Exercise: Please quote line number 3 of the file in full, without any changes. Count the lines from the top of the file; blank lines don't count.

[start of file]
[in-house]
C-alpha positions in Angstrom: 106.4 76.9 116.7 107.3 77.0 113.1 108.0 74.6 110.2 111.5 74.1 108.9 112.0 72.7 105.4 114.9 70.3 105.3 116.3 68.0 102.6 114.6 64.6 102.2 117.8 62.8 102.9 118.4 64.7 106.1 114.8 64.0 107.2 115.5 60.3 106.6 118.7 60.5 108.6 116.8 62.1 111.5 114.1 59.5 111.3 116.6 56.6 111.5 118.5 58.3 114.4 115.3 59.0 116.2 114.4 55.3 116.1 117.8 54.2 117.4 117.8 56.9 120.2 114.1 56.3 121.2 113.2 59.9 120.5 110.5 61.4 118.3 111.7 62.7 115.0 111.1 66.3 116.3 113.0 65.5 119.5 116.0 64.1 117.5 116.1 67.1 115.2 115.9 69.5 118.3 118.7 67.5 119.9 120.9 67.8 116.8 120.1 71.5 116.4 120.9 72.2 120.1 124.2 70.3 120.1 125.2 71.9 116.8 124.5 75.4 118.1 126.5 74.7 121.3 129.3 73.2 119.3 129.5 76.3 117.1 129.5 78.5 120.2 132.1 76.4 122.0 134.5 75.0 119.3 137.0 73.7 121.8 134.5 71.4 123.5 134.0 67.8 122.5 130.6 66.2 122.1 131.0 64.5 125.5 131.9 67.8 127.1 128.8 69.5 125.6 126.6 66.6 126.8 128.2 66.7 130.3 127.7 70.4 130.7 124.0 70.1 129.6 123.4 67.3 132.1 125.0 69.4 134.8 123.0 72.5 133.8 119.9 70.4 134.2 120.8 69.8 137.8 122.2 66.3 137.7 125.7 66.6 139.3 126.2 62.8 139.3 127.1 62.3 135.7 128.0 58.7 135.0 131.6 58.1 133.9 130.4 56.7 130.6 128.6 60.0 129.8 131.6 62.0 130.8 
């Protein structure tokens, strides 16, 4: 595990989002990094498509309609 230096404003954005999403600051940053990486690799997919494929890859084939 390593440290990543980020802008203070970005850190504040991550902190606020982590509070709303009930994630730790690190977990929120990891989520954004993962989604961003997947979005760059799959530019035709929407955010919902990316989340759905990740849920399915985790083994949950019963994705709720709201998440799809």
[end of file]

């Protein structure tokens, strides 16, 4: 595990989002990094498509309609 230096404003954005999403600051940053990486690799997919494929890859084939 390593440290990543980020802008203070970005850190504040991550902190606020982590509070709303009930994630730790690190977990929120990891989520954004993962989604961003997947979005760059799959530019035709929407955010919902990316989340759905990740849920399915985790083994949950019963994705709720709201998440799809």